- if corporations -- or entire industries -- are routinely allowed to bargain on behalf of a large number of owners and shareholders while workers are allowed to represent only themselves, no honest bargain is possible. Individual workers have no leverage in such a situation, and wages are inexorably pushed to subsistence levels.
(Which is an old argument -- see below -- but I digress).
Regarding supermarket workers, though, there's a bit of a problem -- it isn't so much that the handwriting is on the wall for them, as that the self-service checkout stations are on the floor, slowly creeping into several Shaw's owned supermarkets around here. There aren't very many yet, but we've all seen how these trends start. (In response to this point in his comments, the Calpundit himself notes that shelf-stocking jobs aren't going away soon. It's more proper to say that they aren't going away yet -- autonomous robots are getting cheaper and more capable, and "empty pallet x onto shelf y" isn't that hard a job. Not now, not next year, but in ten years or so automated restocking is likely to be cost-effective, even cheap).
So, sooner or later, those supermarket workers are all going to need another job, in a different industry. And their union isn't exactly well positioned to help them get it, since it is a food service workers' union, tied to the jobs that are going away. Which is a particular instance of a general problem -- our unions right now are trade unions, which work only for the benefit of the members of the union, and not for the benefit of the labor force as a whole. Which can lead to deals that injure the interests of other workers -- sometimes even other workers for the same company, as in the sadly common union contracts which give new hires a different, lower pay scale than current union members. Just as seriously, it can add inefficiency to unionized business, as the unions insist on maintaining unnecessary positions, obsolete work rules, and so forth, to benefit their workers, at the inevitable expense of the customers of the business and the economy as a whole.
It would be nice if they took a broader view -- heck, it would be nice if management took a broader view, as Toyota has, trying to find new business to find new business for plants and even subcontractors which it expects to be running short of work in coming years -- but in America, that may be too much to ask. (Indeed, things were actually worse at the turn of the last century, when many nascent unions were openly racist).
Another alternative is for some broader force -- say, the government -- to do something to defend the interest of the work force as a whole -- say, passing minimum wage laws -- in order to defend the interests of the workers in a manner that doesn't set up distorting effects between one sector and another. Which was one of Franklin Roosevelt's ideas in the New Deal. Expounding the kind of conservatism that runs our government these days, it seems Bob Bartley doesn't like it, though as usual for commentators of his ilk, he isn't letting the facts get in the way of a good argument. But I'm guessing, he isn't really thrilled with labor unions either. So, how to defend the interests of the workers?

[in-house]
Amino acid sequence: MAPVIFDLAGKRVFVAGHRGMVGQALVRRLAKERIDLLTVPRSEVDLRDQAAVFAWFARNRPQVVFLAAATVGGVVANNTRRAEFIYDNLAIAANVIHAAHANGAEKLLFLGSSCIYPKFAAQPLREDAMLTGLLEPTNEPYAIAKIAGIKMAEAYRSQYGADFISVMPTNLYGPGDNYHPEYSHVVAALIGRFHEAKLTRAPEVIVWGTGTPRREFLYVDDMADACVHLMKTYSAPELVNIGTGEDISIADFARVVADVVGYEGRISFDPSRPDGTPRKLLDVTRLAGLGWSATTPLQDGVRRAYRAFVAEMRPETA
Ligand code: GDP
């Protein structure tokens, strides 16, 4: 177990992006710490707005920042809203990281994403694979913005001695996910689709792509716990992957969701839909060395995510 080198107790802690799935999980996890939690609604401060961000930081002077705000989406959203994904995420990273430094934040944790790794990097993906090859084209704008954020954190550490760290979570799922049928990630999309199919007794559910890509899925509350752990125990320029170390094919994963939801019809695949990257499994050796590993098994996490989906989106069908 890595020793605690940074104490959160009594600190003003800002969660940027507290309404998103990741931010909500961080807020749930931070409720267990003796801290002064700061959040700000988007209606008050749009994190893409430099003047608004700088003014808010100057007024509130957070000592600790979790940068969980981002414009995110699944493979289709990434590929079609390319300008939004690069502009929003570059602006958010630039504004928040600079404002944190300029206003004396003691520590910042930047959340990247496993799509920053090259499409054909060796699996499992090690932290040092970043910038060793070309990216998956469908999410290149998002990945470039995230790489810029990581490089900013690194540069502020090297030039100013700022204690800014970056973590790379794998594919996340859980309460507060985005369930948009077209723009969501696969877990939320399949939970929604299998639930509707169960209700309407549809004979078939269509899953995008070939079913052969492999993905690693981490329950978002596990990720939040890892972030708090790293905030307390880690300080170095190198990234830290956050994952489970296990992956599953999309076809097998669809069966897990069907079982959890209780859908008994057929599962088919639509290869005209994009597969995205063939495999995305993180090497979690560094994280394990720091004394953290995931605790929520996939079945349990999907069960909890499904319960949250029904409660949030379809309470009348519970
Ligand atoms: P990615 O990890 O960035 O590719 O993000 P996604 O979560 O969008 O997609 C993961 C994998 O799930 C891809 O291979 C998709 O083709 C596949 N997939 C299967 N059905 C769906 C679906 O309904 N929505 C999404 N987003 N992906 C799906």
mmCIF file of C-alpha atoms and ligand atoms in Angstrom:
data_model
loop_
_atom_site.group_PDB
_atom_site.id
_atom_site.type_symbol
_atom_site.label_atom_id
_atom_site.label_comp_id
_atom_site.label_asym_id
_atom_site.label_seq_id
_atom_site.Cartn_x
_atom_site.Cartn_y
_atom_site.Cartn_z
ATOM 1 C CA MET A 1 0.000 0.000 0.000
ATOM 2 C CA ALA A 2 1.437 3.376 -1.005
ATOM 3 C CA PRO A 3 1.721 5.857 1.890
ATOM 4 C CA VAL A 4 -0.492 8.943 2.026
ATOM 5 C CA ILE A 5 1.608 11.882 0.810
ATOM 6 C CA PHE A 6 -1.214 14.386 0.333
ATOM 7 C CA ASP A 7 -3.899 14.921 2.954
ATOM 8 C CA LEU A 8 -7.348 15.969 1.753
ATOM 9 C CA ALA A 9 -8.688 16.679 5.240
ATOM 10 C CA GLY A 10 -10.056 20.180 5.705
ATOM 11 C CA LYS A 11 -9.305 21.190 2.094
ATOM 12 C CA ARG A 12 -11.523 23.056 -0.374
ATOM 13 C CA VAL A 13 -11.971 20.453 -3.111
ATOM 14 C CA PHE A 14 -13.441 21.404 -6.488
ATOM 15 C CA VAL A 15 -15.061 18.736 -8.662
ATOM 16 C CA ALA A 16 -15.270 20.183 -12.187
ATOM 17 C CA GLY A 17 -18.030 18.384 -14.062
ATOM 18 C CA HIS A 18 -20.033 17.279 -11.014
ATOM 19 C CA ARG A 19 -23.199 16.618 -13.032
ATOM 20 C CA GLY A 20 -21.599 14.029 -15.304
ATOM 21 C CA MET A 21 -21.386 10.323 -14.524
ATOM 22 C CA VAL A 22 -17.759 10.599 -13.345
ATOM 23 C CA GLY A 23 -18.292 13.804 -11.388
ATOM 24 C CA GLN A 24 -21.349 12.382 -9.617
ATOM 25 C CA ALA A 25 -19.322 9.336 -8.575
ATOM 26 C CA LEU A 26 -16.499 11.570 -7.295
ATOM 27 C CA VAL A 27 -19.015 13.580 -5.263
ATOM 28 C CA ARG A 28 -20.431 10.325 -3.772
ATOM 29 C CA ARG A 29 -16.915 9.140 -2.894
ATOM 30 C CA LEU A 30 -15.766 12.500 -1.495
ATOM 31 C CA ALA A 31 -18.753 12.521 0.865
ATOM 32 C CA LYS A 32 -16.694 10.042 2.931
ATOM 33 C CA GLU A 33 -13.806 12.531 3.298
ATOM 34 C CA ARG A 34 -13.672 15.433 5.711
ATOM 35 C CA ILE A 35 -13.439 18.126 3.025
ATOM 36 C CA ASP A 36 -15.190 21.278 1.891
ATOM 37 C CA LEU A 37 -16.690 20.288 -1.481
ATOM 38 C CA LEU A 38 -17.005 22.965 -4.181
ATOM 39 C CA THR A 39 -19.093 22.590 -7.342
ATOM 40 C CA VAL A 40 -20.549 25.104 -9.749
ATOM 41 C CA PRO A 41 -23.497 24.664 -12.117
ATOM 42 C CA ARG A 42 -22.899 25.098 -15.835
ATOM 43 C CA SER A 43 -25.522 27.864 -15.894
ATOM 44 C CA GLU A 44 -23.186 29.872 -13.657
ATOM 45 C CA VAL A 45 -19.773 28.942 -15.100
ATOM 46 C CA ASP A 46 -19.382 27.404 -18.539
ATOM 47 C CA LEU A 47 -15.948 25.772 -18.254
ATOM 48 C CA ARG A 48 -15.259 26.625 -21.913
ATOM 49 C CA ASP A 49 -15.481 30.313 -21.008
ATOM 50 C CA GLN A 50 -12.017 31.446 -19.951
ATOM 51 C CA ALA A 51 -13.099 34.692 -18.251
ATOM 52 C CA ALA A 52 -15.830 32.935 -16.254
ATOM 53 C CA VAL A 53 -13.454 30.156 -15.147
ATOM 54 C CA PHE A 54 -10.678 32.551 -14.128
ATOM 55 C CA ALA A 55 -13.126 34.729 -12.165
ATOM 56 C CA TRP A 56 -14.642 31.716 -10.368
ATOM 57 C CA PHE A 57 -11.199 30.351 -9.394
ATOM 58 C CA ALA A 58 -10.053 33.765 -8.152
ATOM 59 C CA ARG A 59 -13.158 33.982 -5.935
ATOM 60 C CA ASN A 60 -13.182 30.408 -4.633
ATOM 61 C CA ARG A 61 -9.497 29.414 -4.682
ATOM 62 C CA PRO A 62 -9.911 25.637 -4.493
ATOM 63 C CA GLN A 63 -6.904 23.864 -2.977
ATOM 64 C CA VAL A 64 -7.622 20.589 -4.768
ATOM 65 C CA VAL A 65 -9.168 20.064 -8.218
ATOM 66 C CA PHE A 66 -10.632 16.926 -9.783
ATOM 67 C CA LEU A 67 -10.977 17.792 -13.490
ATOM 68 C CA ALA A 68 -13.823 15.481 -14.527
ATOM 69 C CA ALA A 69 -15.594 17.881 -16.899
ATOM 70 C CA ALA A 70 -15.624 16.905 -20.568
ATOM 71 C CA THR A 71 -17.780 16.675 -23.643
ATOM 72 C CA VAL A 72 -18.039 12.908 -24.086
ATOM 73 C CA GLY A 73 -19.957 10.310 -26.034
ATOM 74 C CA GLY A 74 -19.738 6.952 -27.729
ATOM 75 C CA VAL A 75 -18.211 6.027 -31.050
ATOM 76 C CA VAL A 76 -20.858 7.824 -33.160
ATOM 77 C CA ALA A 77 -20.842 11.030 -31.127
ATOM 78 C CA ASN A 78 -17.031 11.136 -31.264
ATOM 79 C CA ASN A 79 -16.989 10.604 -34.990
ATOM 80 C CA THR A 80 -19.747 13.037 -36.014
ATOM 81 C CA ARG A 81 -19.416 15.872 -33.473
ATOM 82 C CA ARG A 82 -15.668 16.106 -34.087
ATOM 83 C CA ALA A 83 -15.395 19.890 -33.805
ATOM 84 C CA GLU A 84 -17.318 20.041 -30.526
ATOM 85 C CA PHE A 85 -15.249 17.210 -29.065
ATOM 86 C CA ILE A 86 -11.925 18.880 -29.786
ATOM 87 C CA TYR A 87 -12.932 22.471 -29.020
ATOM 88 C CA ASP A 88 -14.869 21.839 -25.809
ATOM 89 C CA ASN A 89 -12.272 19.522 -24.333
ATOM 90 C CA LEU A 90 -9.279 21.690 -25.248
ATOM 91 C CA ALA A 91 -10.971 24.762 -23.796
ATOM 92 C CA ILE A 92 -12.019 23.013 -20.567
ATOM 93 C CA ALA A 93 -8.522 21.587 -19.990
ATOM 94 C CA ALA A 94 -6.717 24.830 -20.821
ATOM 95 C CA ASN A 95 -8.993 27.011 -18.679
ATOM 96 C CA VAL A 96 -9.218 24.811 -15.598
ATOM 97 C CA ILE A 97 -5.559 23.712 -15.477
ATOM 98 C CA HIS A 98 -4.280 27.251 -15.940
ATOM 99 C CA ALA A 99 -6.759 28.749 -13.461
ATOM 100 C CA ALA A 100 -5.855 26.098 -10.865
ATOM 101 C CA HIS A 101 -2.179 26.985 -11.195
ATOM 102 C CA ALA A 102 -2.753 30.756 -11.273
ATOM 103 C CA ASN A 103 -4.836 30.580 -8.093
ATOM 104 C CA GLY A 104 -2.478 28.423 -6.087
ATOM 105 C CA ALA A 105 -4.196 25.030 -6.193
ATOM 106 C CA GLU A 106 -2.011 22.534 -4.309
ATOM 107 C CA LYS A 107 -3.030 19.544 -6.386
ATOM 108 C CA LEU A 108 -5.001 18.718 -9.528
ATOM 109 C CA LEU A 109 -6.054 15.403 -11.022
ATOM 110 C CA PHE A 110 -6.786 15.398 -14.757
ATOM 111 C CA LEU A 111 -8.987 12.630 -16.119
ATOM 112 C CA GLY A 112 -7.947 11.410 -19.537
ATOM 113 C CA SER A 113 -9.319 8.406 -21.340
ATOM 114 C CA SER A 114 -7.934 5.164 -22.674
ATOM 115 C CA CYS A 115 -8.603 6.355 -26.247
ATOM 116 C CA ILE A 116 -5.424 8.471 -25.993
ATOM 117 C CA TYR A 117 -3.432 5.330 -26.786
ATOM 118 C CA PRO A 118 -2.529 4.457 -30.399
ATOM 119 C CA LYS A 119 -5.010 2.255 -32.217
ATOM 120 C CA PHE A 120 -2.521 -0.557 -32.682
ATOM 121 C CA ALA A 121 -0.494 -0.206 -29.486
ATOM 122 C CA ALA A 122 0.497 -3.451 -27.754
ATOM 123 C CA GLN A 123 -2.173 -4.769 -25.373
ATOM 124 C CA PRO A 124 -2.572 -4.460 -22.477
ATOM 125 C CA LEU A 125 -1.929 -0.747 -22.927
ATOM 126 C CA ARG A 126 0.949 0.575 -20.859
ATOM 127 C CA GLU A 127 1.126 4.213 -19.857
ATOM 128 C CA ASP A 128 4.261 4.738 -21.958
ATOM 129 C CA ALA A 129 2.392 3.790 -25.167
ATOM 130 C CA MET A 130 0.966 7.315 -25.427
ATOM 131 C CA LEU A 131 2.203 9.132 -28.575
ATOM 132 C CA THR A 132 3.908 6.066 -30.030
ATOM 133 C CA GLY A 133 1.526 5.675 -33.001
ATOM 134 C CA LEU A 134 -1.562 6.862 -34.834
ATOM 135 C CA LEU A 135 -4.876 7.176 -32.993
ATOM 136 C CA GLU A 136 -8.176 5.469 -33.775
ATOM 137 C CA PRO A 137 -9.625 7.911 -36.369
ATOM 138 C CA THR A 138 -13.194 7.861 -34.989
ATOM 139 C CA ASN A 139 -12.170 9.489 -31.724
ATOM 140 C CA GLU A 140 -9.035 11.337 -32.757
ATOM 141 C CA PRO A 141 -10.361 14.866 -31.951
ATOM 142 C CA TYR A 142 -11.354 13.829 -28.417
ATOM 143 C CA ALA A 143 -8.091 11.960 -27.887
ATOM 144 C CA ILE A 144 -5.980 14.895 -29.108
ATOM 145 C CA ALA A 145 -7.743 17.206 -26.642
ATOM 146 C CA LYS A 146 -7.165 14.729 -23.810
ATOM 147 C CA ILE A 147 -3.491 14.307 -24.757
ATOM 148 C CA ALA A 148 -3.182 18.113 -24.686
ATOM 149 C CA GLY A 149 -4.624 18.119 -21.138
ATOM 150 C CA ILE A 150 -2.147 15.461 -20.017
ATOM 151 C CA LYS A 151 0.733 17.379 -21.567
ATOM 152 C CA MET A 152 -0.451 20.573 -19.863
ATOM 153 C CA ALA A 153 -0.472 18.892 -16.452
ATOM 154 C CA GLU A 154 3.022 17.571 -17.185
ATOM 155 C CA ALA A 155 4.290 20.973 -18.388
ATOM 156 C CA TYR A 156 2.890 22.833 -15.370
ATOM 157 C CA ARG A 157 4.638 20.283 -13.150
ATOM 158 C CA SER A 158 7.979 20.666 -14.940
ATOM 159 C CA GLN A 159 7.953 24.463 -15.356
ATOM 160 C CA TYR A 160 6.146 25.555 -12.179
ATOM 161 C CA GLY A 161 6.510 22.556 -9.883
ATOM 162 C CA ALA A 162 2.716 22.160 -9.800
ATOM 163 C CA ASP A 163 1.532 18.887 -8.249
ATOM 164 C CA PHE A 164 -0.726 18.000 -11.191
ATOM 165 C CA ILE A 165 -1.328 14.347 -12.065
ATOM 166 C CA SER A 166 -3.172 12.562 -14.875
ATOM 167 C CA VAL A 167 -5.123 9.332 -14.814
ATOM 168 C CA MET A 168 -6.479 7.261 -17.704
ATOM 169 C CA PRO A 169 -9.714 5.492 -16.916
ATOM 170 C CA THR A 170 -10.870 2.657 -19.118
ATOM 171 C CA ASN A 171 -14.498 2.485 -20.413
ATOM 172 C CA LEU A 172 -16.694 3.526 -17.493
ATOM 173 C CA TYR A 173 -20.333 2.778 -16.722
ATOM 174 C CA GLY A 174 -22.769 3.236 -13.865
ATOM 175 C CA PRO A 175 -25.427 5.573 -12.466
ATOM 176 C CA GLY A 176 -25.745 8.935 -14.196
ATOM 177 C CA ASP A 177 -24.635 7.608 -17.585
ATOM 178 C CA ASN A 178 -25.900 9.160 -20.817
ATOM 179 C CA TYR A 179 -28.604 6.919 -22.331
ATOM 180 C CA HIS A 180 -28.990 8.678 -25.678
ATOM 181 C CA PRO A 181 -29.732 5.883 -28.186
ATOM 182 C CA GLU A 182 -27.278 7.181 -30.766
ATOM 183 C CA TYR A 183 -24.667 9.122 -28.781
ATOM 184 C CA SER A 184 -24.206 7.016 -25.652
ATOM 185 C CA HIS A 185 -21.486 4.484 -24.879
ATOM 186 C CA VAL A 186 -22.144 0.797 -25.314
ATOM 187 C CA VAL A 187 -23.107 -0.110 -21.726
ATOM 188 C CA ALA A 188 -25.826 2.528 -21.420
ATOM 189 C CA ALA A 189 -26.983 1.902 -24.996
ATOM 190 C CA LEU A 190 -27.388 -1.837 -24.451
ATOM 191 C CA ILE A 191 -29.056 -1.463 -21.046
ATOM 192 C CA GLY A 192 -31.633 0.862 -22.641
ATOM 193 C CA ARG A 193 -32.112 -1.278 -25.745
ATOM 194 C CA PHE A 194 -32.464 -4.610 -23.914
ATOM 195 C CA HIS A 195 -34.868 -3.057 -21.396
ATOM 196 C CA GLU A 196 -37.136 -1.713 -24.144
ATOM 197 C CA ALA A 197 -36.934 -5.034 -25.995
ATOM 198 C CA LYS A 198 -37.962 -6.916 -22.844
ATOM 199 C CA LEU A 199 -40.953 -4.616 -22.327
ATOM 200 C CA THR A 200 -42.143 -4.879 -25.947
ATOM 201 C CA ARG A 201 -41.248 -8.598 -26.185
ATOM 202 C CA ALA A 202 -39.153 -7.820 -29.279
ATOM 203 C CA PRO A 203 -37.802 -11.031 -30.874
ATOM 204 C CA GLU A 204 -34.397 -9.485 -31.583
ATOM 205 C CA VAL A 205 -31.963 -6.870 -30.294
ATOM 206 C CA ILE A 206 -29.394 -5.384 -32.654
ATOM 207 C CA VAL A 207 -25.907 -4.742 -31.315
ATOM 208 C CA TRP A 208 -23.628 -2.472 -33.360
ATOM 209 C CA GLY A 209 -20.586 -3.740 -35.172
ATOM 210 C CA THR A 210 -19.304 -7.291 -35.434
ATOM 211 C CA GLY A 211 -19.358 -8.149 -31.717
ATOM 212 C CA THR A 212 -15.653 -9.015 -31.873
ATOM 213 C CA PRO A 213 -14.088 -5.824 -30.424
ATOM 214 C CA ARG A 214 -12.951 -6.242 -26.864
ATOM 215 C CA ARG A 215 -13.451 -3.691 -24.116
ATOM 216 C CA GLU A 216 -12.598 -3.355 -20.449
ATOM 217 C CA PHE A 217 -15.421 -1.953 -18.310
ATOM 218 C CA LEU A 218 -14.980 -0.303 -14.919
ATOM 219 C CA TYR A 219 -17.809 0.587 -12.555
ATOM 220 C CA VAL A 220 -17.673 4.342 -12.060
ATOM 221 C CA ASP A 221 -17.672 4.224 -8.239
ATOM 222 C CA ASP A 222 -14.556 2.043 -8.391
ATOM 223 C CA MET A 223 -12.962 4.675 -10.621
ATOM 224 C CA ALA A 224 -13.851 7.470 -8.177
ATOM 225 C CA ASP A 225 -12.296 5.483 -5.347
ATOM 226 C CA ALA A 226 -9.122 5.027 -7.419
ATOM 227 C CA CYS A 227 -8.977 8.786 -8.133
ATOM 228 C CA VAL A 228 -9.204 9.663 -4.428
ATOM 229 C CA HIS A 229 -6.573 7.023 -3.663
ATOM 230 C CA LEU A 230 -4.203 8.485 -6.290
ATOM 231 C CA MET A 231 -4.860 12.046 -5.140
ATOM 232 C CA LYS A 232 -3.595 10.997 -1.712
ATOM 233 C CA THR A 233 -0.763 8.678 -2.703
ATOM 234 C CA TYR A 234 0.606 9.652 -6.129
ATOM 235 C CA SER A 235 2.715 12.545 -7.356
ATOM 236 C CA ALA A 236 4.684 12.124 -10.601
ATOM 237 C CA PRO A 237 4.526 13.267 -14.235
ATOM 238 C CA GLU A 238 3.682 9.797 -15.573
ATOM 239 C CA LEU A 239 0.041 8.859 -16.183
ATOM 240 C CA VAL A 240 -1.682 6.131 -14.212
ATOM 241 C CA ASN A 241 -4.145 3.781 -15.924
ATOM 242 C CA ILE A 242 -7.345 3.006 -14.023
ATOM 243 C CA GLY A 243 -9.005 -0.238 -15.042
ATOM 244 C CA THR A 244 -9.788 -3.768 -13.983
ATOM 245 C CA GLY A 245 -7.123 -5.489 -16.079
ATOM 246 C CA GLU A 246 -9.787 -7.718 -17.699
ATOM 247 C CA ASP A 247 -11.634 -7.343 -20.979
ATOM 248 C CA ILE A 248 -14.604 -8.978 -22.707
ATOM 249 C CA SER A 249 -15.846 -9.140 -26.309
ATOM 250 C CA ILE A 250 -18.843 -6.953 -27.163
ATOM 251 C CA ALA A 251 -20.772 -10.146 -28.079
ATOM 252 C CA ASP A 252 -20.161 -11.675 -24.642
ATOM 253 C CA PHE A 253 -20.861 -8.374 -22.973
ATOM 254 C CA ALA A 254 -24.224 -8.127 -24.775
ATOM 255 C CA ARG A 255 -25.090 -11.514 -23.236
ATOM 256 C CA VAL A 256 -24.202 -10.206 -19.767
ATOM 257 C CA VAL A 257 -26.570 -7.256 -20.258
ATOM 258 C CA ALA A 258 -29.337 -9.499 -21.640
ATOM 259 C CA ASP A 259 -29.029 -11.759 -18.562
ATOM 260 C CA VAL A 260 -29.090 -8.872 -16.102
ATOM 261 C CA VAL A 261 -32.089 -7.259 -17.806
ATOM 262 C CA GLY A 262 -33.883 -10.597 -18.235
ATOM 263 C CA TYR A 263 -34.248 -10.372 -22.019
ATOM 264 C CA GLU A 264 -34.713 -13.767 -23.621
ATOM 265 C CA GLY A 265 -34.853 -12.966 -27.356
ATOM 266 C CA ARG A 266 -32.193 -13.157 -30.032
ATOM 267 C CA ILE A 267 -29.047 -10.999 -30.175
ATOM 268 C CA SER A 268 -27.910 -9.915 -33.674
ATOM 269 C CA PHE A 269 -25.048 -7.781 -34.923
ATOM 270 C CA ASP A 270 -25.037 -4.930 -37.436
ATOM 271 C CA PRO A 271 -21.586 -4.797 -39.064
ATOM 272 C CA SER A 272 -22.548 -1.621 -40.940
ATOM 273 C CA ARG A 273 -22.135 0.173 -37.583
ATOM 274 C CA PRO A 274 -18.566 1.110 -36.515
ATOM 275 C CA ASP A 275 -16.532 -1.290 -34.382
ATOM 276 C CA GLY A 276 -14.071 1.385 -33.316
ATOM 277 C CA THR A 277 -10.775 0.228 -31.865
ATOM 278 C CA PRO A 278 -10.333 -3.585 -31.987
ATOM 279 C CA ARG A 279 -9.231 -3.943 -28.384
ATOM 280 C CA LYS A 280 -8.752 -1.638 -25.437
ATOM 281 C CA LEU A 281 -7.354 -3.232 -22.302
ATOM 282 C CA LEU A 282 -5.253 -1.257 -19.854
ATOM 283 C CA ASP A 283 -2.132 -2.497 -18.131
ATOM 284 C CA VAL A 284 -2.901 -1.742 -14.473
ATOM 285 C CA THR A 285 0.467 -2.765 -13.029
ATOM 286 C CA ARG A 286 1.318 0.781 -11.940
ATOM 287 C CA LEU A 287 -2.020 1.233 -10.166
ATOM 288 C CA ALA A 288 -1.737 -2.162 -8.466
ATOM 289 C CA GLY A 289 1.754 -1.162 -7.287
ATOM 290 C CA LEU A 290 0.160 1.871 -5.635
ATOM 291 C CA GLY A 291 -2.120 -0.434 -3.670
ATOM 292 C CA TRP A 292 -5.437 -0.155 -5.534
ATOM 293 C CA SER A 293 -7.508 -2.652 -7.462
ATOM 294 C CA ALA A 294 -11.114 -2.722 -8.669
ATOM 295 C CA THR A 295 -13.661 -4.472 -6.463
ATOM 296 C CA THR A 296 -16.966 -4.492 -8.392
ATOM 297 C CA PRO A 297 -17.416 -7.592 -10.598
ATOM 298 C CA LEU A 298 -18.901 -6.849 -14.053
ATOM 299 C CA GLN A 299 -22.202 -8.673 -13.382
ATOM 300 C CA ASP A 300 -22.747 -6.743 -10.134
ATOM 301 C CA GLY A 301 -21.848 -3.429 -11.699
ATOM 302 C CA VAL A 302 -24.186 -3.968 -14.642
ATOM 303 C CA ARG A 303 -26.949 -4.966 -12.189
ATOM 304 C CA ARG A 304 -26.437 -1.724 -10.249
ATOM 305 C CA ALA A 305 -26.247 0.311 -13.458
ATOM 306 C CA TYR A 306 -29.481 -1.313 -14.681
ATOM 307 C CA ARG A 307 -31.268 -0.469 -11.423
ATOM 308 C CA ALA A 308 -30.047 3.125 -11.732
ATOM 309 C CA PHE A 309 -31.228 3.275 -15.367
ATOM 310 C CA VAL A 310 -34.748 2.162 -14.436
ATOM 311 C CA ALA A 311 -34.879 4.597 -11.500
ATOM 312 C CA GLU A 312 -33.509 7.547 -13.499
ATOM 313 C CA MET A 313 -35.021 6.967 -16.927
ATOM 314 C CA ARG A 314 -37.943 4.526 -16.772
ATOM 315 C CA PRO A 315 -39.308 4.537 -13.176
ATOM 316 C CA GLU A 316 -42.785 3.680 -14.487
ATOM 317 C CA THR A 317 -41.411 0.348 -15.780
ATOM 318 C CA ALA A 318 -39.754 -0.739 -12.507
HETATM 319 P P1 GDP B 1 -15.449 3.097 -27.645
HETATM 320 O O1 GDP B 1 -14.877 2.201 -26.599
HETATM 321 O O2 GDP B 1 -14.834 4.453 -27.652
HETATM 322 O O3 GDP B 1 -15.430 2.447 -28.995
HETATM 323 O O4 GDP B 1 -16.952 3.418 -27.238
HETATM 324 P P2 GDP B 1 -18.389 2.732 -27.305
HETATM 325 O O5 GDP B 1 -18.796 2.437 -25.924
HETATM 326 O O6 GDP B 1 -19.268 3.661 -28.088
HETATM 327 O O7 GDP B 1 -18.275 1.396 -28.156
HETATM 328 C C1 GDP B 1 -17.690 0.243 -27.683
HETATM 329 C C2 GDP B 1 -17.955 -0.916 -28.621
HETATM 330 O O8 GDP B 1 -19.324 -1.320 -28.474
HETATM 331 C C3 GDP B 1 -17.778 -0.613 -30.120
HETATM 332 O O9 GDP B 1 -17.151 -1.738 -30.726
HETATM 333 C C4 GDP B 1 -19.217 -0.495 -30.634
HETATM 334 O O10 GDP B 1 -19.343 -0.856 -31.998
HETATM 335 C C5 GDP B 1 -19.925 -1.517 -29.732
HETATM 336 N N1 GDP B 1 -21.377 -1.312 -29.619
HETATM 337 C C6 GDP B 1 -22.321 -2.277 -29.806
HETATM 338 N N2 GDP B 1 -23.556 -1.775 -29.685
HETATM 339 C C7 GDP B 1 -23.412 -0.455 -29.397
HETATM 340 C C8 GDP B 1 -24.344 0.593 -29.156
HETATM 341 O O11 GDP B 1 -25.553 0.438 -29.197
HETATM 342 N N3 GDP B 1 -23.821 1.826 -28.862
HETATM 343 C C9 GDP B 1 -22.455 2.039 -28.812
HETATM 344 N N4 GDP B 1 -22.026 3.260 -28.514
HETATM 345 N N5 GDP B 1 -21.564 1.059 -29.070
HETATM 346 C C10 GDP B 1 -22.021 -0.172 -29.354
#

Well, here, once again, is Adam Smith, from the Wealth of Nations, on what things are like when the workers have no defense, speaking of current conditions in the Britain of his day when labor unions were effectively banned:
What are the common wages of labour, depends everywhere upon the
contract usually made between those two parties, whose interests are
by no means the same. The workmen desire to get as much, the masters
to give as little as possible. The former are disposed to combine in
order to raise, the latter in order to lower the wages of labour.
It is not, however, difficult to foresee which of the two parties must, upon all ordinary occasions, have the advantage in the dispute, and force the other into a compliance with their terms. The masters, being fewer in number, can combine much more easily; and the law, besides, authorizes, or at least does not prohibit their combinations, while it prohibits those of the workmen. We have no acts of parliament against combining to lower the price of work; but many against combining to raise it. In all such disputes the masters can hold out much longer. ...
We rarely hear, it has been said, of the combinations of masters, though frequently of those of workmen. But whoever imagines, upon this account, that masters rarely combine, is as ignorant of the world as of the subject. Masters are always and everywhere in a sort of tacit, but constant and uniform combination, not to raise the wages of labour above their actual rate. To violate this combination is everywhere a most unpopular action, and a sort of reproach to a master among his neighbours and equals. We seldom, indeed, hear of this combination, because it is the usual, and one may say, the natural state of things, which nobody ever hears of. Masters, too, sometimes enter into particular combinations to sink the wages of labour even below this rate. These are always conducted with the utmost silence and secrecy, till the moment of execution, and when the workmen yield, as they sometimes do, without resistance, though severely felt by them, they are never heard of by other people.
Maybe Bartley thinks that a return to those days would be a good idea.